Van Life- Do your Budget and then do it again!

When we started looking into van life, we truly believed that we would be saving 100% of the cost we spent on housing, utilities & upkeep. But, boy, were we wrong!


In our sticks and bricks home, we paid about $900 a month rent, $100 utilities/parking, and an additional $200 a month for internet and Tv. That totals $1200 a month in expected savings. At the time, we budgeted $800 a month for food and fuel. We expected a rise in the fuel cost, as we were planning on traveling the country. However, we were not prepared for the actual numbers.


Since we rented an apartment, we didn't have upkeep on the home, but we did have to do some significant repairs to the van, and the build was a bit more costly than we initially figured. However, we did luck out that we took a couple of years doing the build before we stepped full time into van life. This time allowed Tom to continue to work and earn a full-time income while our expenses were high.


Out planned monthly budget was:

  1. Vehicle insurance $70

  2. Cell phone (includes phone cost) $170

  3. Life Insurance $150

  4. Food/fuel $1200

Our estimated monthly Van life expenses at about $1600.


Our actual Monthly budget is:

  1. Vehicle insurance $70

  2. Cell phone $65

  3. Life Insurance $150

  4. Food $800

  5. Fuel $1000

  6. Repairs/ Upgrades $250

Our actual Monthly expenses average closer to $$2535.


Our income in retirement for the 1st year will only be $2000 a month so that you can see the shortfall. With the increase in fuel cost and our eating more often than cooking in the van, we can not afford to retire even with this lifestyle. We have gone full-time in the van for the last 12 months, but due to COVID we stayed local, and Tom continued to work. Our fuel costs are twice what we would use because we have to return from every trip for Tom to be at work.


We plan out travels by tanks of gas. We can travel about 650 KM on a full tank of gas. Assuming highway at an average of 100KM an hour, we can travel 6.5 hours per tank. Pre COVID, it cost $100 to fill the tank but now, thanks to Russia, COVID, and the Carbon Tax, it takes about $180 to fill the tank, then there is fuel for the generator, and in the winter, the heater.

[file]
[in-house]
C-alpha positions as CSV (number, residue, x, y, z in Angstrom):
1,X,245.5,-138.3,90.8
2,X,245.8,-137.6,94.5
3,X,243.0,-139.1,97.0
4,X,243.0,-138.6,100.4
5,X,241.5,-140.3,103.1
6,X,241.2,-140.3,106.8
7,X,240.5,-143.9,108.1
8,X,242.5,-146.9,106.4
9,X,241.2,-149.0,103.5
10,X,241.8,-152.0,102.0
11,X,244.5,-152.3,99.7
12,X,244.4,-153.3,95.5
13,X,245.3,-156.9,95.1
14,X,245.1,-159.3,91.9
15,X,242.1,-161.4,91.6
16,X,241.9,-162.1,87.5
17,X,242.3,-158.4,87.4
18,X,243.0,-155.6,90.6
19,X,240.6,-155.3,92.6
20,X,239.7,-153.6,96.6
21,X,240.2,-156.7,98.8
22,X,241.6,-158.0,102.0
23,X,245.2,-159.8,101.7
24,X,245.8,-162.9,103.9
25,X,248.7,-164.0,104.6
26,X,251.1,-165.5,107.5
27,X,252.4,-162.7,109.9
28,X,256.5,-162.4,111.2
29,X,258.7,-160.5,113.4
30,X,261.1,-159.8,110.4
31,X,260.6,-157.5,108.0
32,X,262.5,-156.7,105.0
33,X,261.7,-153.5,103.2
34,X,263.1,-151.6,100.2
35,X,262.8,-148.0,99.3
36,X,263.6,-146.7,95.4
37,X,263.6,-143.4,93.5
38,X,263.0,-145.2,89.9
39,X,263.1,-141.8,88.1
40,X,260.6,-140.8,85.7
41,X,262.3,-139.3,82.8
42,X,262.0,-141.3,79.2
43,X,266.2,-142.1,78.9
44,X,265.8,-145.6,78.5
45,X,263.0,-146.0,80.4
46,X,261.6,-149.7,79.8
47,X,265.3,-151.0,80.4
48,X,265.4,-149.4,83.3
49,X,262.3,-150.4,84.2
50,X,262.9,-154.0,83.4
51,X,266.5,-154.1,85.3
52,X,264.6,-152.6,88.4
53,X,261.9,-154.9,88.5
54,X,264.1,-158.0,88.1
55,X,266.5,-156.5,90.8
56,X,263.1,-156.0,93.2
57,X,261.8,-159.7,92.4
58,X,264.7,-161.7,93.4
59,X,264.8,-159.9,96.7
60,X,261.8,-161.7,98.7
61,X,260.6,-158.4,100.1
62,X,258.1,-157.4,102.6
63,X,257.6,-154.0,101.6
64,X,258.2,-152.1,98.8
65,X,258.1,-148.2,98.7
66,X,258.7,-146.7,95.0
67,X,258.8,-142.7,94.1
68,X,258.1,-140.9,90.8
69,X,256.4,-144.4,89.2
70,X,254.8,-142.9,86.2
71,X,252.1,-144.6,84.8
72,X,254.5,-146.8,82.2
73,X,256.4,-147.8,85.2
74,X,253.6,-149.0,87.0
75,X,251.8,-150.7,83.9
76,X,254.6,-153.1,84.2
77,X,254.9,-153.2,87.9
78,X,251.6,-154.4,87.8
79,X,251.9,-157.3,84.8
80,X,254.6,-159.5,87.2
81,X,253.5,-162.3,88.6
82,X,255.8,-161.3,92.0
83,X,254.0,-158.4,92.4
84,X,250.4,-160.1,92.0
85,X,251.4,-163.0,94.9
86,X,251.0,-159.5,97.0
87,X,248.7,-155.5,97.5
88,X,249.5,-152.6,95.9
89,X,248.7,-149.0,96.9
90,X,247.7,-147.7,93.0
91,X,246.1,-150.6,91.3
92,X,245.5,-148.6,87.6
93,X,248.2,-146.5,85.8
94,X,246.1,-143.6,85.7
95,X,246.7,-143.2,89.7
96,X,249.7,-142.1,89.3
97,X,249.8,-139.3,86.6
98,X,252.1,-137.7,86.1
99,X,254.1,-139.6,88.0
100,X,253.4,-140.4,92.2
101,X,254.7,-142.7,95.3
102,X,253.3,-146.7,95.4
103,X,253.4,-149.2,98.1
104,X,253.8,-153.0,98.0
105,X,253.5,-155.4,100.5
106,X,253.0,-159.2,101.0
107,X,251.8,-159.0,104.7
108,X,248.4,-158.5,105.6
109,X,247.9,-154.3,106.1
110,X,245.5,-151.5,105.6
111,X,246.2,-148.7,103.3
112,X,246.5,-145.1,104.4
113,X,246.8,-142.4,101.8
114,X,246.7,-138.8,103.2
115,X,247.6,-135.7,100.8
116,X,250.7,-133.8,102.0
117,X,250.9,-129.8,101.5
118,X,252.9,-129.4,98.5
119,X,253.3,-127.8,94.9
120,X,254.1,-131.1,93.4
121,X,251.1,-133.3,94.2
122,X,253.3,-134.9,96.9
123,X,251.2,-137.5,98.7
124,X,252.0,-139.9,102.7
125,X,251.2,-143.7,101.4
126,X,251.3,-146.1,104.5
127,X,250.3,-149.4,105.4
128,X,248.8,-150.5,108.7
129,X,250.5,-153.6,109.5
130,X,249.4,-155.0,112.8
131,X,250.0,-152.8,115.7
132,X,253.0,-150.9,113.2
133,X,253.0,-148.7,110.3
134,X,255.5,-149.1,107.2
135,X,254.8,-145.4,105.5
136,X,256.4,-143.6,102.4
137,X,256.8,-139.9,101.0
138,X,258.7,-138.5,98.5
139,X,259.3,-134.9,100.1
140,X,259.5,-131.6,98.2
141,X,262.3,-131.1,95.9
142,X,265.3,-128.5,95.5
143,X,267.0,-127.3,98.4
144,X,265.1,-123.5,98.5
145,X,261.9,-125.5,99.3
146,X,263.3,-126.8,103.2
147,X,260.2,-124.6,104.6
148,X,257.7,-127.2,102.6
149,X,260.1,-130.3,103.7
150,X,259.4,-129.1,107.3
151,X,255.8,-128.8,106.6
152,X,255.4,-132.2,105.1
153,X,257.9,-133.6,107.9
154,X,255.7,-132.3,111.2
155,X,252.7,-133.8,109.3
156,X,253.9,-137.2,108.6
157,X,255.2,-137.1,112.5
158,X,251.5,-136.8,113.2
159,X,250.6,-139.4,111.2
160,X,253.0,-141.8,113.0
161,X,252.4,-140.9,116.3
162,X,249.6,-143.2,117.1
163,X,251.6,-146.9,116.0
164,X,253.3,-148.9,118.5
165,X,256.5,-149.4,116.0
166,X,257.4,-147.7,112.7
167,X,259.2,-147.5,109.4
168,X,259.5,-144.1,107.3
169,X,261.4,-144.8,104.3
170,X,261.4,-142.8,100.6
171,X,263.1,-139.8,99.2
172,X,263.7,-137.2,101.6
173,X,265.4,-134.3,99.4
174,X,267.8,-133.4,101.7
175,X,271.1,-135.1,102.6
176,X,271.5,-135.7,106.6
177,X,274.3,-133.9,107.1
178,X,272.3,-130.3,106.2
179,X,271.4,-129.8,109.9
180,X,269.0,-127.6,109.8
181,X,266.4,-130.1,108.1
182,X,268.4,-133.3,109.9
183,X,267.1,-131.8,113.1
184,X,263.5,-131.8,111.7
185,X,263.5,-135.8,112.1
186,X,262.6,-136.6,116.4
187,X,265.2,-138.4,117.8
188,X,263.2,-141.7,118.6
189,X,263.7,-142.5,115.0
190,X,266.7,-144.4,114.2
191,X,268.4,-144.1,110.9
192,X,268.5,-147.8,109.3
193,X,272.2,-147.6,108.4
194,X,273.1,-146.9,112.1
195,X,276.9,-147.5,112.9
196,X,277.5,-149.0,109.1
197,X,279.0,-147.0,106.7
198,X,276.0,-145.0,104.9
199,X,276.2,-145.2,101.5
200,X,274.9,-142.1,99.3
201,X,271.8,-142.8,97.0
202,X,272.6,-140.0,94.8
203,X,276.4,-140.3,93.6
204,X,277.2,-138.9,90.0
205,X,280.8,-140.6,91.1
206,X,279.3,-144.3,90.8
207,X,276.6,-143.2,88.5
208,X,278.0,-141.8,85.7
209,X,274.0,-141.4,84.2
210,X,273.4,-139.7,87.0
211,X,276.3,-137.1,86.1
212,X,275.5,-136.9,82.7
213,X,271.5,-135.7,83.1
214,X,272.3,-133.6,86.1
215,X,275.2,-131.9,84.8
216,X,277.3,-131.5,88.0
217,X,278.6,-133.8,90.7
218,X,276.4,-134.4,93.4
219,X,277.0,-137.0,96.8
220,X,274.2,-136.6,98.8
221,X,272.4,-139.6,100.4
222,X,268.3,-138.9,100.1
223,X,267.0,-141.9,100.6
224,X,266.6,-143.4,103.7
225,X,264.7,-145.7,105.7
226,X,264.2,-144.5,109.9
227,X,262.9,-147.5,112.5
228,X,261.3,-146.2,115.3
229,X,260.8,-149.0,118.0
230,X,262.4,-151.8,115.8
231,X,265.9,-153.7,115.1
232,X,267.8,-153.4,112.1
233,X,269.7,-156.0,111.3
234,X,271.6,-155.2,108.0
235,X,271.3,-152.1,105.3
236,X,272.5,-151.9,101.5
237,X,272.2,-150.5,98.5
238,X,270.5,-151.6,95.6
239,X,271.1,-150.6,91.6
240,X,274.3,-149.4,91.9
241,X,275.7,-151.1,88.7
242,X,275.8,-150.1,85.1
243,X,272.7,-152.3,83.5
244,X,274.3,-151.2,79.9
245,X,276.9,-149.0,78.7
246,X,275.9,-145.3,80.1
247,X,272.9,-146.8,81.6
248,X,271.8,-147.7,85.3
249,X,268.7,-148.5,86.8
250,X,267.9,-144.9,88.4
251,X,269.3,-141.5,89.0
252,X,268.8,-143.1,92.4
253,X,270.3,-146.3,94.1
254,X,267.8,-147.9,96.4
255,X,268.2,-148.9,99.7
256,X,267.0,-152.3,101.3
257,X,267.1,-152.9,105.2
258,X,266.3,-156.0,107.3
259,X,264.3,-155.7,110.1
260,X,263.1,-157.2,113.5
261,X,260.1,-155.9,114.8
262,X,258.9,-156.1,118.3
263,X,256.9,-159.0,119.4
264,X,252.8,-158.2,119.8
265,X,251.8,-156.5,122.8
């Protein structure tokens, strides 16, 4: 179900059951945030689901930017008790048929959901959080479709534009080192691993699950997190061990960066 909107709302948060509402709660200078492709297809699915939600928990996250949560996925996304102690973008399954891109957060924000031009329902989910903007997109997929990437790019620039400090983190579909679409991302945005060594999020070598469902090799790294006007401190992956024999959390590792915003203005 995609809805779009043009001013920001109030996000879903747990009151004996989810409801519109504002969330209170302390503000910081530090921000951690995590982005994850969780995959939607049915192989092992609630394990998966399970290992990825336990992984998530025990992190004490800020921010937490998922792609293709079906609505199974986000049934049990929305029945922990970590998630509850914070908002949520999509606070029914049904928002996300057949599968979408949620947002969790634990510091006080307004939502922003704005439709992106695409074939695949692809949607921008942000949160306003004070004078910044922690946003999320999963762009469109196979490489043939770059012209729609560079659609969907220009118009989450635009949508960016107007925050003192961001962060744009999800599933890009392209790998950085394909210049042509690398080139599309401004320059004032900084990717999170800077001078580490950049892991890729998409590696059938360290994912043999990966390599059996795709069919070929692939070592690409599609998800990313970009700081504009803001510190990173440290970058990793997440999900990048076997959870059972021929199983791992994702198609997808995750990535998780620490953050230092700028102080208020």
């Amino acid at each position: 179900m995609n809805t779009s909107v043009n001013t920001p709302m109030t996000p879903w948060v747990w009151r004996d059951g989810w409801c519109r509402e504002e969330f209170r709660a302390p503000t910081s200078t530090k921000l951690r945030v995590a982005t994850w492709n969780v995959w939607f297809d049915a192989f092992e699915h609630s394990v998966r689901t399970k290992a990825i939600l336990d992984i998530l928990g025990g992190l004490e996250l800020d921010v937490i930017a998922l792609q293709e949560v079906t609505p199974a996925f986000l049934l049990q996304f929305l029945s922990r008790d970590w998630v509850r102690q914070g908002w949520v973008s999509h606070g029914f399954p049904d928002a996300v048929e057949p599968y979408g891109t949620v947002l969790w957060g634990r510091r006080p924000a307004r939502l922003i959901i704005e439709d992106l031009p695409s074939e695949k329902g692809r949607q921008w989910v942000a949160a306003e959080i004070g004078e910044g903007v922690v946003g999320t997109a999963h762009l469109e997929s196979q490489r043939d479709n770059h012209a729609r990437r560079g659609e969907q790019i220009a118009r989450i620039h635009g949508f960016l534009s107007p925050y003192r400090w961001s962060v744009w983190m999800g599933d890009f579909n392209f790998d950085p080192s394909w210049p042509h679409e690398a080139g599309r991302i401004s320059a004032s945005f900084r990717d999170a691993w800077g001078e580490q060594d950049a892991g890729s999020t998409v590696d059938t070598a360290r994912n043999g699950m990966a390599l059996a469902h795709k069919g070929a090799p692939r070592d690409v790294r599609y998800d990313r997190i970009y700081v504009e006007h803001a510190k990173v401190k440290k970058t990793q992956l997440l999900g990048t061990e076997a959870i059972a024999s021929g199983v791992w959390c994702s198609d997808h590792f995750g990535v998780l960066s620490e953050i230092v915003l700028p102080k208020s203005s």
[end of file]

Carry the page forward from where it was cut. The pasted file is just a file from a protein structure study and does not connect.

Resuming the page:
It was about 17 hours to drive from London to Halifax, but it took about a week since we stopped along the way, LOL. So it was three tanks to get there, three tanks back, and we budgeted for two tanks to drive around along the way and see the sights. So the trip took precisely eight tanks of gas but had 3/4 left when we returned.


Using this logic, we have budgeted our travel in retirement based on tanks of gas and fuel costs. with the current fuel prices, we can travel four tanks of gas (2400KM, fuel cost rounded up to $800.) We stop along the way and see the sights, but when we hit our 4th fill up, we know we need to find a place to settle and explore till the next month or next Monthly income deposit. We save a lot monthly if we eat more in the van and not at restaurants or fast food outlets. Our current budget is higher because A. we still have an income, and B. we have been trying to support local restaurants post COVID lockdowns.


Realistically, I believe we can keep our food budget below $600 a month, even with the increase in food costs. That reduces our overall expenses by $400 a month, leaving only $135 to trim. Since we plan to have the van ready for travel and all significant purchases made before Tom retires, we are only looking at repairs. We will have paid off all credit cards before retirement and have access to them in the event of an emergency. If the repair was too costly and ran up the credit cards, Tom can always seek employment in a local town for a short period as his experience is always in demand regardless of the town's size.


In 4 years, when Tom reaches 65 years old, he will qualify for Old Age and Guaranteed income supplements (GIS) which will boost our income and improve our financial situation to better than where we are now (current income/debt to age 65 income/debt). When I hit 65, my guaranteed income ends, but GIS and CPP will kick in. my old age. We don't have much in pension and anything we had taken such a hit in the last few years that consider it $0 for budgeting purposes.


THIS PART IS VERY IMPORTANT!!!


Your situation changes as you age, as the world changes. Who would have predicted COVID or Russia invading Ukraine? Stuff happens, both costs and income go up and down and you need to budget for these changes. Change your budget as needed. In our case, we have a budget for Now when each of us turns 60, 65 & 70 years old. These are the significant points when income changes (Old Age, CPP, pensions, etc.) We have six different budgets, and I adjust weekly to be sure we stay on track.


The life style is great, we couldn't afford retirement if we have to pay rent or a mortgage and we get to travel and see North America (assuming the Borders stay open). However, this lifestyle is not for everyone but follows along with us; we could use the company and support.

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